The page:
We all watched the uber-talented J. Anthony Kosar take the “Face/Off” Season 4 title a few days ago. And as much as we admire Kosar’s work, there was another contestant that we also loved to watch.
Eric Fox, “Face/Off’s” colorful ‘Eric F.’, sat down with us to talk about the show, art and horror.
Fox got voted off just one episode before the finale, but his flamboyant look, infectious laugh and outstanding artwork made ‘Eric F.’ one of the most memorable contestants to ever participate in the show. Fox had nothing but positive things to say about the Syfy show and his experiences on it.
“The fanbase is incredible,” Fox said. “I get emails from parents and little kids saying how I’ve inspired them. Kids that have slightly alternative appearances and get ridiculed for how they look walk around with a little more self-confidence knowing if I was able to go on national TV (sporting his trademark mohawk and unique wardrobe) , then they shouldn’t be afraid to walk around their school or town. A lot of really positive things have come from this.”
Even though there are horrific makeups from time to time, Fox discussed how “Face/Off” is enjoyable for all ages. “It’s definitely a show that can be enjoyed by a family,” Fox said. “I notice more and more kids getting involved, and to me that’s great, especially with the way that art is getting cut in school systems. As an artist, any time you can introduce someone else to art, a kid or somebody who’s kinda misguided or doesn’t have anything going on, art is a great outlet. It really kept me out of a lot of trouble growing up, and it’s unfortunate that a lot of that is getting cut out of the school system.”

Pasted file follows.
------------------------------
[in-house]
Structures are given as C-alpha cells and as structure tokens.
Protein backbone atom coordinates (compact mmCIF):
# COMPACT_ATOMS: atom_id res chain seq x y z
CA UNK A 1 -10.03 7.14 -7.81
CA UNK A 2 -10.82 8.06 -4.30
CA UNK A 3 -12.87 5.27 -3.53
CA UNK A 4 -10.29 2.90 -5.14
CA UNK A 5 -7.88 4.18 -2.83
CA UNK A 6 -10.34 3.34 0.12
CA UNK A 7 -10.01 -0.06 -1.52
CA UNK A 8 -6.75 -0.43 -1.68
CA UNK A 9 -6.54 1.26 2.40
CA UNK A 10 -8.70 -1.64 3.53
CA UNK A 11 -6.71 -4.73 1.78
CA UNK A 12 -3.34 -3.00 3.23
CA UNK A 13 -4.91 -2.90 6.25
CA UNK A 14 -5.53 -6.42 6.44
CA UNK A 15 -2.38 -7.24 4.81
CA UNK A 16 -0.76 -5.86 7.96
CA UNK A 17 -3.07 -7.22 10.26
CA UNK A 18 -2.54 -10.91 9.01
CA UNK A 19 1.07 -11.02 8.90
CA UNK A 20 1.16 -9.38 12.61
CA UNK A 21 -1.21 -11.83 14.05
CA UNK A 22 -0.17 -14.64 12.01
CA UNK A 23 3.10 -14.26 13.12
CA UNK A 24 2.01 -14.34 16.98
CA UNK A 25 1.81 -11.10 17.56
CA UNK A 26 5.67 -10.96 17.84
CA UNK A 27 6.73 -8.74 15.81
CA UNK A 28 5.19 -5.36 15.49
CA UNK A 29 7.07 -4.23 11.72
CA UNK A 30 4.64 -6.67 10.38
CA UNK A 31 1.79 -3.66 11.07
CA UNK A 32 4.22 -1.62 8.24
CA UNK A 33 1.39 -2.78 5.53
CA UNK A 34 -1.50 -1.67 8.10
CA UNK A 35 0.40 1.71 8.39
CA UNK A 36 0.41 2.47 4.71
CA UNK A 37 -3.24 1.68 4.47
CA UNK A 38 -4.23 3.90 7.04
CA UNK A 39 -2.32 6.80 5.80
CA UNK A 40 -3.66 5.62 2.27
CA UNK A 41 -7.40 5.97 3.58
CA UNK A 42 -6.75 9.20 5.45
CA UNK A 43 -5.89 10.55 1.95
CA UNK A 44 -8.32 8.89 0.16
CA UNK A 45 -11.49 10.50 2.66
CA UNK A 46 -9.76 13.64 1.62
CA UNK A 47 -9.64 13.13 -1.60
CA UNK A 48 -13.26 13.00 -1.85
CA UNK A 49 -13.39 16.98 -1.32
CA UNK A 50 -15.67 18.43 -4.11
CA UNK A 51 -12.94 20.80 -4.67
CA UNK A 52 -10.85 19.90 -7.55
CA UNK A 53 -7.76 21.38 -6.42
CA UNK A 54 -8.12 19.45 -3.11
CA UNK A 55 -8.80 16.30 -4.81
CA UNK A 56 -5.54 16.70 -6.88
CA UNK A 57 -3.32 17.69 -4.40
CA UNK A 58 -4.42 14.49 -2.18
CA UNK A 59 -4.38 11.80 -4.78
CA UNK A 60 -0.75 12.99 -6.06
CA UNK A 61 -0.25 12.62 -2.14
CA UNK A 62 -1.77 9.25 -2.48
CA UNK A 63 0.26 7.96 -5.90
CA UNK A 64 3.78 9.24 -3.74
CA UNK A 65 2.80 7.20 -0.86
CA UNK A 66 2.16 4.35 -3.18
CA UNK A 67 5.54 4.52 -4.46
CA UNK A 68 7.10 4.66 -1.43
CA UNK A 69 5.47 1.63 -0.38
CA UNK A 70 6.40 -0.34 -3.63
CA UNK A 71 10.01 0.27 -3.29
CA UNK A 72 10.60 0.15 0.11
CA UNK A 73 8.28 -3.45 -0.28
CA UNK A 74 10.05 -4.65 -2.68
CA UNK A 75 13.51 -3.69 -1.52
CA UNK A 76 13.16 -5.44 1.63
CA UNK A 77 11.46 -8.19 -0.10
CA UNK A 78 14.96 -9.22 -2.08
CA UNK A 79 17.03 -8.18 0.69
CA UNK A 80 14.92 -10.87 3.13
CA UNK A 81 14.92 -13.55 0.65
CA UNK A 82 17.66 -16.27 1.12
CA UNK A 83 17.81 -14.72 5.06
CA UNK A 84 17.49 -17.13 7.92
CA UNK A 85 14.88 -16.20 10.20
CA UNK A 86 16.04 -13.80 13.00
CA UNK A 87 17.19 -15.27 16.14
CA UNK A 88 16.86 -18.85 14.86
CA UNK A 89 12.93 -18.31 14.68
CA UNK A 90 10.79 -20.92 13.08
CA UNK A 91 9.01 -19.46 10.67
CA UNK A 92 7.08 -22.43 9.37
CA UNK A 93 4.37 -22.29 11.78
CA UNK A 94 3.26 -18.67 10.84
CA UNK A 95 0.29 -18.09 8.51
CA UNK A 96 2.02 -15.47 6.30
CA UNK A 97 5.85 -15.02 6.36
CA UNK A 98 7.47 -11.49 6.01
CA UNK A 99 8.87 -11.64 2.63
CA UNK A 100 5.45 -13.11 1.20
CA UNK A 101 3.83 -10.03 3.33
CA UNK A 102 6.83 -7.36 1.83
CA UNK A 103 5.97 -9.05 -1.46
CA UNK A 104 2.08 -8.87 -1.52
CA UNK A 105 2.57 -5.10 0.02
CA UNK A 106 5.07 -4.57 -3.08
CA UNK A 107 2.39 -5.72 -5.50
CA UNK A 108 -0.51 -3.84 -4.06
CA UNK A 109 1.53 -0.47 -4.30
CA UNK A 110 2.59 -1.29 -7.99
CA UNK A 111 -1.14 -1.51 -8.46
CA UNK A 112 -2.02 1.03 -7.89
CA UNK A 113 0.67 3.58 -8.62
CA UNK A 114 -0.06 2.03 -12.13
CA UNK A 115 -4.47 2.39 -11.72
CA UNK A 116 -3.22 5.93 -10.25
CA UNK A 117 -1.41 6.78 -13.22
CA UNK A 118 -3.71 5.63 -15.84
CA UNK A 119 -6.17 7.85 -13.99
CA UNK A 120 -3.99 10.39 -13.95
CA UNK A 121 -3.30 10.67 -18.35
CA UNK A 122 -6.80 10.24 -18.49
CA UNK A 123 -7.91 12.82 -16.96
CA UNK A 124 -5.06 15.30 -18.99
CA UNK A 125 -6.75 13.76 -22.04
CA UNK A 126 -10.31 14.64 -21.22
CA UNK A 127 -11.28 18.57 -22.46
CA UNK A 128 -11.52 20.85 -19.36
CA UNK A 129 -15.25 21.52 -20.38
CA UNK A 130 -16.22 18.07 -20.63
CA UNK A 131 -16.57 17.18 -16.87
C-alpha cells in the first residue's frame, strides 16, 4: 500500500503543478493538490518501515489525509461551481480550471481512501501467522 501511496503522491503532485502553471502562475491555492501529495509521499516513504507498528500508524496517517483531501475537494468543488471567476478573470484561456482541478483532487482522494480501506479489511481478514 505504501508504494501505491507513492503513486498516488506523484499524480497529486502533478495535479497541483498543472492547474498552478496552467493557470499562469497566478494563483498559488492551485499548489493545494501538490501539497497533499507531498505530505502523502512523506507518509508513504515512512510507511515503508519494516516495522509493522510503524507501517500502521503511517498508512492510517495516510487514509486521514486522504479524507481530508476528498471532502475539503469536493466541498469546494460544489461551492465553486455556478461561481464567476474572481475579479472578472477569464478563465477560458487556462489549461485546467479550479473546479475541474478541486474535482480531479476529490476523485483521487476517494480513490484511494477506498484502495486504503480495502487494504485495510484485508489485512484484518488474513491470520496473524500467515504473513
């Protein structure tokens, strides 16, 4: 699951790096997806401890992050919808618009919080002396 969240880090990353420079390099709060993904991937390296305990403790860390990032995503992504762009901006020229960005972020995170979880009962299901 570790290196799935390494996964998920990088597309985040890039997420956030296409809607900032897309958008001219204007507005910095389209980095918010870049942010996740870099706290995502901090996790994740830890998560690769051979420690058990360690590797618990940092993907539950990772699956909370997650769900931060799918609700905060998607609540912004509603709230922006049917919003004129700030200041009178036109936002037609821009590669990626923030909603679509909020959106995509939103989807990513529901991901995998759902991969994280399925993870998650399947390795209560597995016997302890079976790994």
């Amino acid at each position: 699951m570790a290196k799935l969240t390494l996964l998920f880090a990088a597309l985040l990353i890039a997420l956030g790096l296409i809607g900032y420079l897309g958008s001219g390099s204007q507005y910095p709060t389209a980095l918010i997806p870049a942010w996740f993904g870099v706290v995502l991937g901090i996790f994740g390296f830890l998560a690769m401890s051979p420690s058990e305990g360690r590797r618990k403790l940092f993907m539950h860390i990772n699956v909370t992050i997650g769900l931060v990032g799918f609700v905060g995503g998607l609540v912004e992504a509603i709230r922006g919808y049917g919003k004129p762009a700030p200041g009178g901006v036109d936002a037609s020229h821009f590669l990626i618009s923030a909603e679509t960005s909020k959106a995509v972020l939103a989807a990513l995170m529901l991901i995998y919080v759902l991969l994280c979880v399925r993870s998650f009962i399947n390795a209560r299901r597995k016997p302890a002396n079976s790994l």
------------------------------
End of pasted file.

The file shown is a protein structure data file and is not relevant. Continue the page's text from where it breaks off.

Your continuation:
“To inspire someone or even get them interested in art is a great thing,” Fox continued. “For the past couple of days my little four-year-old has been in the backyard paining rubber skulls, playing ‘Face/Off.’ It’s fun. I give her some clay and some acrylic paint and she occupies herself for hours. It’s a creative outlet. Especially for the younger ages, kindergarten and pre-school, because that’s when they’re really developing that hand/eye coordination skill.”
So just what got Fox’s creative juices flowing in the direction of the horror genre? “I grew up on horror,” Fox said. “I didn’t have a lot of friends growing up so I spent a lot of time watching monster movies and playing with clay and sneaking into my mom’s makeup. It was a great way to pass the time as a kid and do it creatively instead of doing stupid stuff. So I basically got my start watching monster movies and using stuff like Elmer’s Glue, gluing toilet paper to my face and taping popsicle sticks to my fingers pretending to be Freddy.” Haven’t we all done that move, Dreadies?
Fox began teaching himself to be an F/X artist at a very early age. “I was born in Georgia, so there weren’t a lot of resources, but when I moved to California when I was 11, I could ride over to the library and take out things like Dick Smith’s makeup book and stuff like that,” Fox said. “I started learning how to do this stuff long before the days of YouTube and Google. I probably learned 30 different ways not to do shit before learning the right way. Nowadays there’s a lot of good information online, and even the bad videos will at least show you what not to do and save you some out-of-pocket expenses. It’s definitely a great age as far as information sharing is concerned.”